12/10/2015 06:49 BST | Updated 11/10/2016 06:12 BST

The Boob Ban

As I slid, by slid I mean crashed into my 30's, a lot of my friends were now parents, Facebook was inundated with scan and newborn pictures (sorry I became one of those people - actually I'm not sorry) I kept hearing the same 'myth'; during pregnancy your partners boobs will look like a vintage pinup drawing, however, under no circumstances will you be allowed to touch them and can only view them from a distance like a piece of art - that leaks.

I shrugged it off, Tash wasn't like that, this definitely won't apply to me!

Like some kind of Cinderella style magic they seemed to just appear, one morning as my sleepy eyes opened after my regular 10 hour sleep there they were, looking back at me. Now usually I'm way too sleepy in the morning, but this was different, it would be rude not to welcome our new visitors

My hand was slapped away. Wait, what? I must have misheard, I tried again "GET OFF!" And at that point I knew, the myth was true, the boob ban I had heard about was in full force. And as quick as that, they disappeared under supportive layers of clothing never to be seen or nuselled again. If I accidentally brushed past them I was greeted with an "ouch, they're sore" however, even that was considered to have been a good day and a gentle reminder that one day we'd be reunited.

Tash was told early on by a doctor that she would never breastfeed, so for us, the decision was removed, however midwives were telling us otherwise. Was this the pushy pro breastfeeding midwives you hear about, or were they right? Either way this prompted me to start buying bottles, sterilisers and warmers like a crazy person (along with everything else you think you might need - those bloody lists again). Just in case the midwives were right, combined with the fact they let me play with rubber boobs on the stand, I invested in an electric breast pump from the Baby Show 'because you never know' - I use this line in IKEA as well when justifying buying yet more bloody tea lights I just don't need or will ever use.

We had packed formula and bottles in our hospital bag for the hours after the birth based on the GP's previous advice. But the minute Raffy was placed on Tash's chest, he latched straight away without a second thought and stayed there for over an hour. Breastfeeding it was then......

It felt like Christmas, the ban seemed to have been lifted (and obviously the safe arrival of my son). I was allowed to see them again, but, the way I interacted with them was different. The norm was now rubbing cream into the cracks, preparing warm water and cotton wool to dab away the blood and whilst she was feeding off one with precision I was on pad replacement duty on the other - they looked they were permanently crying.

Special occasions, naked corridor runs and laughing her into bed was now a distant memory, with latching and pumping now the most exciting replacement. Both of those things quite an unusual task.

If you've ever seen a fighter plane refuelling mid air - that's the same as trying to guide a nipple into a newborns mouth. Helping to guide his head, trying to get the timing just right. 'Laying correctly, check, lined up, check, mouth open, check GO GO GO!' Let's not discuss the difficulty in trying to get it back out of his mouth if he isn't on properly, it's like trying to remove a Wellington boot that's too small. (As I write this I've had an idea, a nipple shoe horn, surely it would work?) Latching can be frustrating for the women. A little hit and miss and a steep learning curve. Not quite getting it right resulting in yet more pain. I have a new level of respect for all you ladies that have persevered with breast feeding, it's not easy.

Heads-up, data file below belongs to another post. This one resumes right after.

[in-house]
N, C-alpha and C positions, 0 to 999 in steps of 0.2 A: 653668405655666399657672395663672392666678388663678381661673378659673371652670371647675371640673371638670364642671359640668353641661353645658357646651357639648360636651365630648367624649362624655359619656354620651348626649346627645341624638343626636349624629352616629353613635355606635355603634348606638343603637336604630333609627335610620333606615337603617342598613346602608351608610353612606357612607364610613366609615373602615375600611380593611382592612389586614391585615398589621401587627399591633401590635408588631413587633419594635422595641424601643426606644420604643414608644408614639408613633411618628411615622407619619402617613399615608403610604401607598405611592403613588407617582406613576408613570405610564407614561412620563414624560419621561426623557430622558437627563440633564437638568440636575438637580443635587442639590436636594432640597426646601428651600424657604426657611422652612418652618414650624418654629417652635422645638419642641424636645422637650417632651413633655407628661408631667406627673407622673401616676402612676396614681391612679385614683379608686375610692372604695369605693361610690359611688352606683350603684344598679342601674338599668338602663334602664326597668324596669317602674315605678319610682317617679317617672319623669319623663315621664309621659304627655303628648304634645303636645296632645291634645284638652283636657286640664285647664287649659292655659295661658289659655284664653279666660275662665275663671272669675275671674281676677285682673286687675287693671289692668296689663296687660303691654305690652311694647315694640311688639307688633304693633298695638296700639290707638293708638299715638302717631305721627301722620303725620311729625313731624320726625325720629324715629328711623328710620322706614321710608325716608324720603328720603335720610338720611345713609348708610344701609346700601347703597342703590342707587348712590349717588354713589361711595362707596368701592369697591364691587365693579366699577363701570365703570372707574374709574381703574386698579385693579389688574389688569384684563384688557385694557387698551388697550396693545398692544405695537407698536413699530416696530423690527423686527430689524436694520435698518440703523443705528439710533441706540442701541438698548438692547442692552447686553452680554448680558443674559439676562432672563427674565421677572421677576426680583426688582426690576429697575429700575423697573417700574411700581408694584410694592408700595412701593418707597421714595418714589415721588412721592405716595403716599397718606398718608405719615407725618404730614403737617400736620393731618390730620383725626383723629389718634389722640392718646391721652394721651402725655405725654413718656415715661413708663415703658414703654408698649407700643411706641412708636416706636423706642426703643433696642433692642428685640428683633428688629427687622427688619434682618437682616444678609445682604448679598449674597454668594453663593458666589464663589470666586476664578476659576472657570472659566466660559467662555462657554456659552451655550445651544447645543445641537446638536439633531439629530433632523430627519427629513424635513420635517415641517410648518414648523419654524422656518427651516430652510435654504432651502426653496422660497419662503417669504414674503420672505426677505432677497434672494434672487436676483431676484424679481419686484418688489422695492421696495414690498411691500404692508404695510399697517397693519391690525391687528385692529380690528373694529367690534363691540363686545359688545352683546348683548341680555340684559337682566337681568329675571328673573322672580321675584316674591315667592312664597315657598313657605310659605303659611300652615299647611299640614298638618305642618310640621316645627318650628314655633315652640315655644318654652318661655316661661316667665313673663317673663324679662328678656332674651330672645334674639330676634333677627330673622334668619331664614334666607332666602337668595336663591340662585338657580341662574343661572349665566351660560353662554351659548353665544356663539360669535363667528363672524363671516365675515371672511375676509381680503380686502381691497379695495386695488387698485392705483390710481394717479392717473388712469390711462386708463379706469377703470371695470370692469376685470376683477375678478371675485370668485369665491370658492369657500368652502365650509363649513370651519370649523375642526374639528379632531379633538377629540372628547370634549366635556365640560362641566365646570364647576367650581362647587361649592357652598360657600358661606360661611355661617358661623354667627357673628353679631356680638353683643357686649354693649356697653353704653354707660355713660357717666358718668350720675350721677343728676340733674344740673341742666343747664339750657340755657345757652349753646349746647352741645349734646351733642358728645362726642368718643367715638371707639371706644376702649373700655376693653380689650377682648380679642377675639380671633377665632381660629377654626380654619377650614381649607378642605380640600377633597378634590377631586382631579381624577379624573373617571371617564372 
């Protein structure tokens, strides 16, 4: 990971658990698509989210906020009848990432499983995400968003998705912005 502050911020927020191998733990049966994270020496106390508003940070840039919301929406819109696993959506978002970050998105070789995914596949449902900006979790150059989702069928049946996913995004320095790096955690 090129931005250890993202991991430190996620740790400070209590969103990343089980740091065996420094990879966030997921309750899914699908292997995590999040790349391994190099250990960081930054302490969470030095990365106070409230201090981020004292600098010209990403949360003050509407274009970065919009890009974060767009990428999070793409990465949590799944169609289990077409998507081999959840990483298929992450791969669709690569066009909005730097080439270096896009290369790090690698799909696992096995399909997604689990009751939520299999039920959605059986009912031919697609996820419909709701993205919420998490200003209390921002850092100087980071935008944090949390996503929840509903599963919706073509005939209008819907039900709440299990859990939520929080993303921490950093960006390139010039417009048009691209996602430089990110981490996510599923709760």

I was particularly excited about using our new breast pump and often told Tash I was looking forward to milking her and had visions of me using a little stool and pale with her on all fours, she never seemed as enthusiastic as me. I pressed all the buttons like an excitable child with a new toy. It lit up and whirred into action, her nipple disappearing into the suction cup, Tash winced, I turned it up, she winced again, still nothing, so I turned it up again. At this point it looked like it was going to suck her nipple clean off leaving a nipple-less boob like Barbie. Then the milk started flowing like liquid gold. My reaction was that of Benjamin Franklin discovering Electricity or Tom Hanks celebrating making fire in Castaway. I had successfully milked a human being!

After an intense three weeks of warming, cooling, milking and latching we decided to move over to formula. Raffy is a hungry baby and breastmilk just wasn't hitting the spot. The move to formula meant I could now help with the night feeds as I always found it frustrating not being able to help during the night as I watched Tash become more and more exhausted. I'd get up, change him, then have to wake her almost as soon as she had dozed off, she was tired and not getting the rest she needed which then resulted in her getting more poorly as she wasn't recovering quick enough, not to mention her tolerance for my quick witt and childish humour became zero.

This is probably one of the main topics that before the arrival you get the most opinions on and can feel the most pressure and judgement. But just do what is right for you, of course listen to the opinions, but do what makes you happy and you feel most comfortable with. I still believe there is no right or wrong way.

What I will say, is that if you run out of milk, breast milk is a great replacement for that 'was hot but now cold' 3am cup of tea.